As I have quickly learned there is definitely a right way and a wrong way to shift your gears. Proper shifting can lead to a more efficient and enjoyable ride, and can also greatly help to lengthen the lifespan of your drive train.
Proper shifting is an essential skill to any bike riding discipline. Read on to learn the ups and downs of shifting your bikes gears.
Gears – What The Heck Are They?
The modern bicycle usually has a front chainring group, with anywhere from 1 to 3 chainrings. These start with the smallest ring closest to the bike, and the largest ring farthest out. The picture to the left has only 2 chainrings, making it a 2x (2 by) system.
Shifting gears on the front chainring is done by typically using the left hand shift lever on your handlebars. The lever will move a mechanical guide called a derailleur that will move the chain between the different rings.
The rear gears work in much the same way. The shift lever for the rear gears is usually on the right hand side of the handle bar.
Moving the chain up and down the cassette (the group of sprockets at the back of the bike) is done with the rear derailleur (the upside down L shaped piece in the picture).
This derailleur is a little more complex than the front one. It not only has a few more sprockets to move up and down, but it also holds tension on the chain, adjusting the size based on what sprocket it is on both up front and in the rear. It does this using a complex system of springs and pulleys (called fly wheels).
For both the front and rear shifters there are many ways to adjust tension and range. This will make your shifting crisper and easier, as well as make it easier for the chain to stay on your gears.
Finding Your Cadence
Moving to the “lower” gear (the ring closest to the center of the bike) will make the pedaling easier, while moving to the “higher” gear (the ring farthest away from the center of the bike) will make it harder to push the pedals.
Changing your gears depending on your terrain and speed is very important to keep your cycling cadence. Your cadence is when you are moving at the ideal speed to pedal resistance ratio. You want to be putting out the most power you can sustain efficiently. The gear you need to find your perfect cadence will depend on a bunch of variables like terrain, slope of the road or trail, wind speed and direction and your own physical conditioning.
High Versus Low Gear
High gears will put more resistance on the pedals. This is great for high speed, but is not ideal when going slower. You will be working much harder to pedal, which is not an ideal cadence.
Low gears put much less resistance when pedaling. This is great when you are climbing hills, making it easier to slowly but steadily climb those steep ascents. But if you stay in a lower gear on a descent, you will almost definitely “spin out” when you get to the bottom, or gain any speed. Spinning out happens when there is not enough resistance on the pedals for the speed you are going.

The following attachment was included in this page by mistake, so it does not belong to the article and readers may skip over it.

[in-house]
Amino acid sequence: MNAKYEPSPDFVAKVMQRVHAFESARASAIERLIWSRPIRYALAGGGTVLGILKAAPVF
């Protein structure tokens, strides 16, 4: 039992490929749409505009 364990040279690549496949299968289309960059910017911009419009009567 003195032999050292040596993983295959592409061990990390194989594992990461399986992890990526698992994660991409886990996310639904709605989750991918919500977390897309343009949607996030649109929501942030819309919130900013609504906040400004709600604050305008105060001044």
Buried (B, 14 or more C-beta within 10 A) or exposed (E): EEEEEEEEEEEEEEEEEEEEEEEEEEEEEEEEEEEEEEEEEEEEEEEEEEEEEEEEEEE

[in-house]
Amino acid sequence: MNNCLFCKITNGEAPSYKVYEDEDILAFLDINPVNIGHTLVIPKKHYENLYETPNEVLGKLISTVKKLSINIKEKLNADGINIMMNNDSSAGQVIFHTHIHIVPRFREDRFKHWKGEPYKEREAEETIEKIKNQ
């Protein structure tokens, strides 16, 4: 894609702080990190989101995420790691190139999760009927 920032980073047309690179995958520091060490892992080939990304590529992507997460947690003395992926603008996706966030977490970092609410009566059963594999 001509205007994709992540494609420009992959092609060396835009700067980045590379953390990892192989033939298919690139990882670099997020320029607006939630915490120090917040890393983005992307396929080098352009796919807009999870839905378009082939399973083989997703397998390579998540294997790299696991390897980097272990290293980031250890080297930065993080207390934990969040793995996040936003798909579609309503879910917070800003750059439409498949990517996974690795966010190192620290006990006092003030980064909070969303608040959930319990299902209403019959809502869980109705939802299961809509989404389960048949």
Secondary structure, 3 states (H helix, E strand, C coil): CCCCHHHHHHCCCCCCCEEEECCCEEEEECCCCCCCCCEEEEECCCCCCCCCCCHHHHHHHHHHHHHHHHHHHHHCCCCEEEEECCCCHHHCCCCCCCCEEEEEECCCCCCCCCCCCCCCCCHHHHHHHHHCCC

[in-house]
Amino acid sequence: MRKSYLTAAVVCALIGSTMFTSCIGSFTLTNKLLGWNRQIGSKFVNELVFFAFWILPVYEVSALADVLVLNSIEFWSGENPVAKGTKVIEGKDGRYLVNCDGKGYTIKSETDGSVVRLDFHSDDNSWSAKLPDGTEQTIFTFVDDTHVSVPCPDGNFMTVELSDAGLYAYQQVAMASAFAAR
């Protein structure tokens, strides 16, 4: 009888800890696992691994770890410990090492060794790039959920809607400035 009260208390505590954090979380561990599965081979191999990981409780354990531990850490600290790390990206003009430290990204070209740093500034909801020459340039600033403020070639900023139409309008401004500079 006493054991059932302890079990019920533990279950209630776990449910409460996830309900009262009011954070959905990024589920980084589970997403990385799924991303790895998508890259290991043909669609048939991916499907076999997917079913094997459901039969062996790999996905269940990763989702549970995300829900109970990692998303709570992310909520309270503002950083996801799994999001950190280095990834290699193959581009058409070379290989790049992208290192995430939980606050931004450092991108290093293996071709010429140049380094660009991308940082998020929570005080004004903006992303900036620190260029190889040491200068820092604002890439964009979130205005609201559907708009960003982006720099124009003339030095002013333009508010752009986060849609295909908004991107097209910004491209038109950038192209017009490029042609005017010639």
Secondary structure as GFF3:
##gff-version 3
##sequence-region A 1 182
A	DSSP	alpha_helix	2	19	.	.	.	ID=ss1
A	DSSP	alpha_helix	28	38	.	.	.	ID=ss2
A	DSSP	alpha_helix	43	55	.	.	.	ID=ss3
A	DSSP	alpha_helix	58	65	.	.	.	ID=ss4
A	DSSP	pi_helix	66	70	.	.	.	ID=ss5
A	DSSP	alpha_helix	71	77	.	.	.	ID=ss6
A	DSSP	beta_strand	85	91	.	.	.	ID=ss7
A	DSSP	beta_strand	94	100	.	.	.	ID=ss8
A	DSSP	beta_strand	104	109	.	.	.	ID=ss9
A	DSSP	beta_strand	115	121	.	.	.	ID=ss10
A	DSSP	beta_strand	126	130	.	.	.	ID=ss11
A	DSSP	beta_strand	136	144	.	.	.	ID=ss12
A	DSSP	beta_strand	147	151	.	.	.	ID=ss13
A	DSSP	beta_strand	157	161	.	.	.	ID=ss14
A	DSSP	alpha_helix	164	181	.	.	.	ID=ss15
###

Finding the right gear is very important for keeping up a consistent speed and control on the bike.
How to Shift
One of the biggest tips I have learned is to stop pedaling hard to shift. It sounds a little wrong at first but if you think about it, it makes sense. The shifting system is a very intricate set of mechanical parts and if you try shifting it while putting a large load on it, it will wear your system out earlier than it should.
Instead lightly take pressure off your pedal stroke, while still pedaling forward. Your chain can only move sideways while it is moving forward. Change your gear, then steadily apply pressure on the pedals to move the chain, which will shift the chain up or down.
One of the other no-no’s is to cross-chain your gears. This happens when you have it on the most extreme inside and outside gears front to back respectively.
Try to keep the chain in a gear that does not put it at a major slant.
When To Shift
The first couple of pedal strokes when starting are always a little hard. You are taking something from standing still to moving. When you get going it is best to have the bike in a lower gear, making it easier to spin the pedals to get some momentum. As you pick up speed you will want to gear up to higher gears.
When you are coming to a stop gear the bike down to a lower gear making it easier to start up again after you stop.
When climbing a hill start in a higher gear and gear lower as your cadence starts to stall, gradually making it easier to push the pedals. You may need to keep it at a gear that is in the middle to get out of your seat and push hard over obstacles or tougher spots on the hills.
The Cheat Sheet
Use: Small or middle front chainring + bigger rear cogs
Use: Large front chainring + a range of rear cogs
For: Flat terrain
Use: Small or middle front chainring + smaller rear cogs
Hopefully this information will be useful. I know that this is something I am always thinking about and working on. Always try to keep your gears maintained and clean, and it will make changing them that much easier!